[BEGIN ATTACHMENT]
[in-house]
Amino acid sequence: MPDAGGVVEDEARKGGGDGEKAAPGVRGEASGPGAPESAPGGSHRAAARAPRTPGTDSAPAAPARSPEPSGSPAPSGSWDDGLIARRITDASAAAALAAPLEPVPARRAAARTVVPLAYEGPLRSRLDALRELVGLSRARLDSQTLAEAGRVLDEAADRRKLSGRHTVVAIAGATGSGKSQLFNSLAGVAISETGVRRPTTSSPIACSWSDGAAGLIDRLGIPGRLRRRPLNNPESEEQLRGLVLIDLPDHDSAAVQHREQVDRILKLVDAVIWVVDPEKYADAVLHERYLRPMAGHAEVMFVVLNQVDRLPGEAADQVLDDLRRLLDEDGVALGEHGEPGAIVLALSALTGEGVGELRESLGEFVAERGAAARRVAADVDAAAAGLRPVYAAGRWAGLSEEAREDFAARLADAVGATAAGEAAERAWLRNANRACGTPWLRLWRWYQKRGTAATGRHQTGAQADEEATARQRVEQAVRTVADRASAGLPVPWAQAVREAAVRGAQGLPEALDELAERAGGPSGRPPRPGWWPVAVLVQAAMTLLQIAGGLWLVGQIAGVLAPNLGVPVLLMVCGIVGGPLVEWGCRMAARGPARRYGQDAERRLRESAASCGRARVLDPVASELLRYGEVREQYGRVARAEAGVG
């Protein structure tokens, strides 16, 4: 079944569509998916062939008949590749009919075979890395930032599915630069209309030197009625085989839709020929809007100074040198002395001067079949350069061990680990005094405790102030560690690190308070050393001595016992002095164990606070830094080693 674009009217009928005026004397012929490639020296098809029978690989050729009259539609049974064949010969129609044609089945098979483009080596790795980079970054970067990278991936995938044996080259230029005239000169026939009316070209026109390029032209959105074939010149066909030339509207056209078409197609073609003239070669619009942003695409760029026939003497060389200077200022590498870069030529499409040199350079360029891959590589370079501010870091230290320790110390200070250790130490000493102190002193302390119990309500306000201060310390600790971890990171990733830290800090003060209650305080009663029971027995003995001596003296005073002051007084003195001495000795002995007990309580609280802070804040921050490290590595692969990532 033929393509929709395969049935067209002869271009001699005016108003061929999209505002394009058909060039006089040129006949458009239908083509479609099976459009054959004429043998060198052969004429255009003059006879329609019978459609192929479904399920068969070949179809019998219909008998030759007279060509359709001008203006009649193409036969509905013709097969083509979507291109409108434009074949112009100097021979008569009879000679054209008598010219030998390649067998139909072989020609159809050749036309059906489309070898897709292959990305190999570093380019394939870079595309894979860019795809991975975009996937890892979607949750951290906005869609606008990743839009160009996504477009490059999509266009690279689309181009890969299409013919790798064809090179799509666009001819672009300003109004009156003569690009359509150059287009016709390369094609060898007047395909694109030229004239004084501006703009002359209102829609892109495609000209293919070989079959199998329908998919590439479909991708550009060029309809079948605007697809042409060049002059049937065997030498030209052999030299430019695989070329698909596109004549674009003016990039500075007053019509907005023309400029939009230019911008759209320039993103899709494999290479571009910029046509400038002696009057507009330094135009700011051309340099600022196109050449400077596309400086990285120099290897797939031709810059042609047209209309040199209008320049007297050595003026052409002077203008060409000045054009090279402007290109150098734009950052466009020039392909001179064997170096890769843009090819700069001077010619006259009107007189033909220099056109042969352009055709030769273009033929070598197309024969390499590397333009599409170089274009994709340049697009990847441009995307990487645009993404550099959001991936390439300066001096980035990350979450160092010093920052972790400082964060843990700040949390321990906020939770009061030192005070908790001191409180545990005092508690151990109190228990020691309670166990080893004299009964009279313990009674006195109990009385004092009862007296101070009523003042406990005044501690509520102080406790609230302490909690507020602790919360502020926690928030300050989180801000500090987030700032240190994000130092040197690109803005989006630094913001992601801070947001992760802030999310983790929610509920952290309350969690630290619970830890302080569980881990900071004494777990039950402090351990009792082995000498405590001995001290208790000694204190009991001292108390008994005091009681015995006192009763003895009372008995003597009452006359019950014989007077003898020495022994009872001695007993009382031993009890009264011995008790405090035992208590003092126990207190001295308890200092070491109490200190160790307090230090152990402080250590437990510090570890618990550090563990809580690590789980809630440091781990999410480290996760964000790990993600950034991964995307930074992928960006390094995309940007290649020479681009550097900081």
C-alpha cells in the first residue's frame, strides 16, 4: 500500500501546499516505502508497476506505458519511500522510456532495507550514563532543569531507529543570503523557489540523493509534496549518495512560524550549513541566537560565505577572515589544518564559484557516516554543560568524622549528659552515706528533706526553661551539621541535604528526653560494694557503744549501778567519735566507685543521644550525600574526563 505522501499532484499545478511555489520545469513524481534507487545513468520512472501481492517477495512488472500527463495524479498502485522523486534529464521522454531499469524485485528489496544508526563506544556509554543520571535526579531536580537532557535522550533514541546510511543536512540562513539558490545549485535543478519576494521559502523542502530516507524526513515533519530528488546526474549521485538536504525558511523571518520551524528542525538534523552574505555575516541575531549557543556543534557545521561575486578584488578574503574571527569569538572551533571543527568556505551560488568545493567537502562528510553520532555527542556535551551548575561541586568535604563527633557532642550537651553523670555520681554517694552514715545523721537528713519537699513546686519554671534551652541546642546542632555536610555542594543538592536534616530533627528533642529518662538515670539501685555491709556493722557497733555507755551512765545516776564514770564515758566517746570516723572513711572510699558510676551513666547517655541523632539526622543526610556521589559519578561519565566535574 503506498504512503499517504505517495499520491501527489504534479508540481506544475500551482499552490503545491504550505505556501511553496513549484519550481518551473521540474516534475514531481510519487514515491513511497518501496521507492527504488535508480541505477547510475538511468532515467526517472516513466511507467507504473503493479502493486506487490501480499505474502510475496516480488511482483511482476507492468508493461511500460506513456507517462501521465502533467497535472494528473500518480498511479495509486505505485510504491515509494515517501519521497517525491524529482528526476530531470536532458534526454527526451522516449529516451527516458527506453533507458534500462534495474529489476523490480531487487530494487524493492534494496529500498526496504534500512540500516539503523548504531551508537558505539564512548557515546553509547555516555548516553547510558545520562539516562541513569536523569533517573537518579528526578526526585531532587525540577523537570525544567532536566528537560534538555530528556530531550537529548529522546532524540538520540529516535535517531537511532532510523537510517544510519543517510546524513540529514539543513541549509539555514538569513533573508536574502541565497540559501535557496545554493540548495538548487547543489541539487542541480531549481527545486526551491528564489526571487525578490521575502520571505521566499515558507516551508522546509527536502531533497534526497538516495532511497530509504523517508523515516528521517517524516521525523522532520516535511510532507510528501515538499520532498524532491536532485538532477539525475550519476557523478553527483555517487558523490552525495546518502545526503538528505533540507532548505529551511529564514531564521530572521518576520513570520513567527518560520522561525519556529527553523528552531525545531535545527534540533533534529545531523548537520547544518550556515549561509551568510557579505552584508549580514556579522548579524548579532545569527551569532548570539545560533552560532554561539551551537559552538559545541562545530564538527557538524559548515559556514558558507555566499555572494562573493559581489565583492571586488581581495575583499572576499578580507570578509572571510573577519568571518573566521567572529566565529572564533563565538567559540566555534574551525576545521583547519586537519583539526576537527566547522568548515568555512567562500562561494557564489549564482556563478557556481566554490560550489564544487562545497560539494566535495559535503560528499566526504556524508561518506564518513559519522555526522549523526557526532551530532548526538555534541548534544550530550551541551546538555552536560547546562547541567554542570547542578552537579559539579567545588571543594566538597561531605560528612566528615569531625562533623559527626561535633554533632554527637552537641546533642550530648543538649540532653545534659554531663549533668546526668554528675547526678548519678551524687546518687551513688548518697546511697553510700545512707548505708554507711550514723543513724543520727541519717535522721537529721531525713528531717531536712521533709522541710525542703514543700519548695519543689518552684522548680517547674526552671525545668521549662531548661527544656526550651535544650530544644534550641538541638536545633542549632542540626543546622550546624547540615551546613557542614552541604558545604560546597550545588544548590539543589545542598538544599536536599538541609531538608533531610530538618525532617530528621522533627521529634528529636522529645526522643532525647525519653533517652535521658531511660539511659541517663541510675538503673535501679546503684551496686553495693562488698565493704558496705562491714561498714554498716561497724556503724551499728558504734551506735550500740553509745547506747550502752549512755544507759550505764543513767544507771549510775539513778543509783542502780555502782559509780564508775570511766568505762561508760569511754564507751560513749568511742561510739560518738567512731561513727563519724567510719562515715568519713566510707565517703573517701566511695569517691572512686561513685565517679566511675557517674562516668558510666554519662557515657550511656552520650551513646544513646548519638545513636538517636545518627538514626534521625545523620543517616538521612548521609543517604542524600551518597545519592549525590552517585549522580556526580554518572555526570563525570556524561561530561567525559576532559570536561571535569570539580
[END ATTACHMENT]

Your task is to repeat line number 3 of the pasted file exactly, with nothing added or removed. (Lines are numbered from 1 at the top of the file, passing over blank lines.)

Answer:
């Protein structure tokens, strides 16, 4: 079944569509998916062939008949590749009919075979890395930032599915630069209309030197009625085989839709020929809007100074040198002395001067079949350069061990680990005094405790102030560690690190308070050393001595016992002095164990606070830094080693 674009009217009928005026004397012929490639020296098809029978690989050729009259539609049974064949010969129609044609089945098979483009080596790795980079970054970067990278991936995938044996080259230029005239000169026939009316070209026109390029032209959105074939010149066909030339509207056209078409197609073609003239070669619009942003695409760029026939003497060389200077200022590498870069030529499409040199350079360029891959590589370079501010870091230290320790110390200070250790130490000493102190002193302390119990309500306000201060310390600790971890990171990733830290800090003060209650305080009663029971027995003995001596003296005073002051007084003195001495000795002995007990309580609280802070804040921050490290590595692969990532 033929393509929709395969049935067209002869271009001699005016108003061929999209505002394009058909060039006089040129006949458009239908083509479609099976459009054959004429043998060198052969004429255009003059006879329609019978459609192929479904399920068969070949179809019998219909008998030759007279060509359709001008203006009649193409036969509905013709097969083509979507291109409108434009074949112009100097021979008569009879000679054209008598010219030998390649067998139909072989020609159809050749036309059906489309070898897709292959990305190999570093380019394939870079595309894979860019795809991975975009996937890892979607949750951290906005869609606008990743839009160009996504477009490059999509266009690279689309181009890969299409013919790798064809090179799509666009001819672009300003109004009156003569690009359509150059287009016709390369094609060898007047395909694109030229004239004084501006703009002359209102829609892109495609000209293919070989079959199998329908998919590439479909991708550009060029309809079948605007697809042409060049002059049937065997030498030209052999030299430019695989070329698909596109004549674009003016990039500075007053019509907005023309400029939009230019911008759209320039993103899709494999290479571009910029046509400038002696009057507009330094135009700011051309340099600022196109050449400077596309400086990285120099290897797939031709810059042609047209209309040199209008320049007297050595003026052409002077203008060409000045054009090279402007290109150098734009950052466009020039392909001179064997170096890769843009090819700069001077010619006259009107007189033909220099056109042969352009055709030769273009033929070598197309024969390499590397333009599409170089274009994709340049697009990847441009995307990487645009993404550099959001991936390439300066001096980035990350979450160092010093920052972790400082964060843990700040949390321990906020939770009061030192005070908790001191409180545990005092508690151990109190228990020691309670166990080893004299009964009279313990009674006195109990009385004092009862007296101070009523003042406990005044501690509520102080406790609230302490909690507020602790919360502020926690928030300050989180801000500090987030700032240190994000130092040197690109803005989006630094913001992601801070947001992760802030999310983790929610509920952290309350969690630290619970830890302080569980881990900071004494777990039950402090351990009792082995000498405590001995001290208790000694204190009991001292108390008994005091009681015995006192009763003895009372008995003597009452006359019950014989007077003898020495022994009872001695007993009382031993009890009264011995008790405090035992208590003092126990207190001295308890200092070491109490200190160790307090230090152990402080250590437990510090570890618990550090563990809580690590789980809630440091781990999410480290996760964000790990993600950034991964995307930074992928960006390094995309940007290649020479681009550097900081």